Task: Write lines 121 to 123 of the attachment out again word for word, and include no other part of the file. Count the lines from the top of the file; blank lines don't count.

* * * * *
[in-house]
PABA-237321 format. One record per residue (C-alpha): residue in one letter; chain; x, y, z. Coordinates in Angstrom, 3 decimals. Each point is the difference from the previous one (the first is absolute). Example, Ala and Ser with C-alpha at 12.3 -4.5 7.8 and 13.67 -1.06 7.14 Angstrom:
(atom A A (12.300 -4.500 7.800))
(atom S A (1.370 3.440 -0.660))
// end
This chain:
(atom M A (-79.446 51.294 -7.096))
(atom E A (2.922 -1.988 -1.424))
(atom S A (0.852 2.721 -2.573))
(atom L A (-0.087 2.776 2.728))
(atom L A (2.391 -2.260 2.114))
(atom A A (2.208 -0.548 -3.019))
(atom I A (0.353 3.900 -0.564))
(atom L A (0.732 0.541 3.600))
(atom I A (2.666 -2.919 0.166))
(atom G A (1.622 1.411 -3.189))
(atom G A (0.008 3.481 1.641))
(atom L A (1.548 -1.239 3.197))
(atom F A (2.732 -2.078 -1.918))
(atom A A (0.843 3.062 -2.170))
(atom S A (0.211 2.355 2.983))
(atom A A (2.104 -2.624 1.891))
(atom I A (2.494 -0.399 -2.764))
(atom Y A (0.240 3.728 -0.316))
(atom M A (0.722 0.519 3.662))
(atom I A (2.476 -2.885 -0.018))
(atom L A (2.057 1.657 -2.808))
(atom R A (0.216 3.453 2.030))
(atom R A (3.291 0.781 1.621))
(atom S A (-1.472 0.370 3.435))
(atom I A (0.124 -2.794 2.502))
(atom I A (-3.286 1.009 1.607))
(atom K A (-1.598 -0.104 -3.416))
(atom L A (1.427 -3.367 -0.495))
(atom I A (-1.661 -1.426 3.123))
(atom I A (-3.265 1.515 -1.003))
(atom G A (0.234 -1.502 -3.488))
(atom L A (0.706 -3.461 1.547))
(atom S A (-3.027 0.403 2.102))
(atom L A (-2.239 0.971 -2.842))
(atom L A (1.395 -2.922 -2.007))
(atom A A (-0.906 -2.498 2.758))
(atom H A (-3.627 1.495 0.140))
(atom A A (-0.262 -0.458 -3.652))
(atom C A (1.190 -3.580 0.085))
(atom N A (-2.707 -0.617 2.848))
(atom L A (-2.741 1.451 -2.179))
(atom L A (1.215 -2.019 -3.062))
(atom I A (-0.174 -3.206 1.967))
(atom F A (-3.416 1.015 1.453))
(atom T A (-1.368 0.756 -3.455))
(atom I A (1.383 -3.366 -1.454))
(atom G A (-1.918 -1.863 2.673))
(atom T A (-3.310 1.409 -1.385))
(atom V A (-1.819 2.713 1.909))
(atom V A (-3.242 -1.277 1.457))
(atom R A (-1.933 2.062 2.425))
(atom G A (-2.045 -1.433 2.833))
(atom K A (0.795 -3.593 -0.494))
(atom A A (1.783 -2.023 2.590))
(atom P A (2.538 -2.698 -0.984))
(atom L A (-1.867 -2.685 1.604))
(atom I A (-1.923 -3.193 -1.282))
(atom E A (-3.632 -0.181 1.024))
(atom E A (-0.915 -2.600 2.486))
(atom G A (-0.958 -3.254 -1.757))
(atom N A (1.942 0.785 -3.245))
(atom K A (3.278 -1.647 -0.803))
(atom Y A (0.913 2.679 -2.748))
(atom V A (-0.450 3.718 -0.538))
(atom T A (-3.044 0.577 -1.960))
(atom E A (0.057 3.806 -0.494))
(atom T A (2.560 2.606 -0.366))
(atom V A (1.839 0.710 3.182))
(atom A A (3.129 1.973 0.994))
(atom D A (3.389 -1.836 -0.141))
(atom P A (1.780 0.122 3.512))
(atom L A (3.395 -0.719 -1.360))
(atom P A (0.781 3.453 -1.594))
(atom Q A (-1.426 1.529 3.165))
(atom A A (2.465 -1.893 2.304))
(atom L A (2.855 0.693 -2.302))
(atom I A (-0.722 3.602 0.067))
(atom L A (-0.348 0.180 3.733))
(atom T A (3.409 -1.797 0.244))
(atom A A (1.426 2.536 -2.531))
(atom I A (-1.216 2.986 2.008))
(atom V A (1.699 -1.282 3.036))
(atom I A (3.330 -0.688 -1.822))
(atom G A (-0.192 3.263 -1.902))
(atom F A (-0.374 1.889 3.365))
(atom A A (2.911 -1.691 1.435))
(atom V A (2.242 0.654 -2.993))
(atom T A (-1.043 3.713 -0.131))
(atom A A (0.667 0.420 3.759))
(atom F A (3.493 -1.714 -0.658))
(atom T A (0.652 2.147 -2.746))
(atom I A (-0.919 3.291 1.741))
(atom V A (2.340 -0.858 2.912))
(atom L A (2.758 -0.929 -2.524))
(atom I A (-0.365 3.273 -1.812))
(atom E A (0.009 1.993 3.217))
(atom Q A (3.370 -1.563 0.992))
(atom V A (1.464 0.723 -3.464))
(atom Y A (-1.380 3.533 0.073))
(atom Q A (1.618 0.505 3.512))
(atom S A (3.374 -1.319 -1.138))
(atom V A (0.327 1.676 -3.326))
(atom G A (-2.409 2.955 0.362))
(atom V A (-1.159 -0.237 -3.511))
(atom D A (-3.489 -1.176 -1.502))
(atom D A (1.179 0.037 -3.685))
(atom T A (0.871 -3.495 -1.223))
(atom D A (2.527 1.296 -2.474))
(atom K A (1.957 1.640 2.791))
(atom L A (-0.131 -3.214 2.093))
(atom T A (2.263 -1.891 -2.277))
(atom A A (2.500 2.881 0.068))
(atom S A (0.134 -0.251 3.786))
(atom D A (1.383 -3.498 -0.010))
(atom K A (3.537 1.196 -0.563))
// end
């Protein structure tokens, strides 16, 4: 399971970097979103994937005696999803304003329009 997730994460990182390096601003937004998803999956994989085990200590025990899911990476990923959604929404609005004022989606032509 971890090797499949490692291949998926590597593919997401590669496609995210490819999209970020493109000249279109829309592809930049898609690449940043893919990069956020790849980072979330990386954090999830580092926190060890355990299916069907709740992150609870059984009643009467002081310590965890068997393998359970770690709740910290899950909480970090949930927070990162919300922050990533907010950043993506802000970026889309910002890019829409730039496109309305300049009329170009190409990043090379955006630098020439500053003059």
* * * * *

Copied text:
(atom K A (3.537 1.196 -0.563))
// end
């Protein structure tokens, strides 16, 4: 399971970097979103994937005696999803304003329009 997730994460990182390096601003937004998803999956994989085990200590025990899911990476990923959604929404609005004022989606032509 971890090797499949490692291949998926590597593919997401590669496609995210490819999209970020493109000249279109829309592809930049898609690449940043893919990069956020790849980072979330990386954090999830580092926190060890355990299916069907709740992150609870059984009643009467002081310590965890068997393998359970770690709740910290899950909480970090949930927070990162919300922050990533907010950043993506802000970026889309910002890019829409730039496109309305300049009329170009190409990043090379955006630098020439500053003059």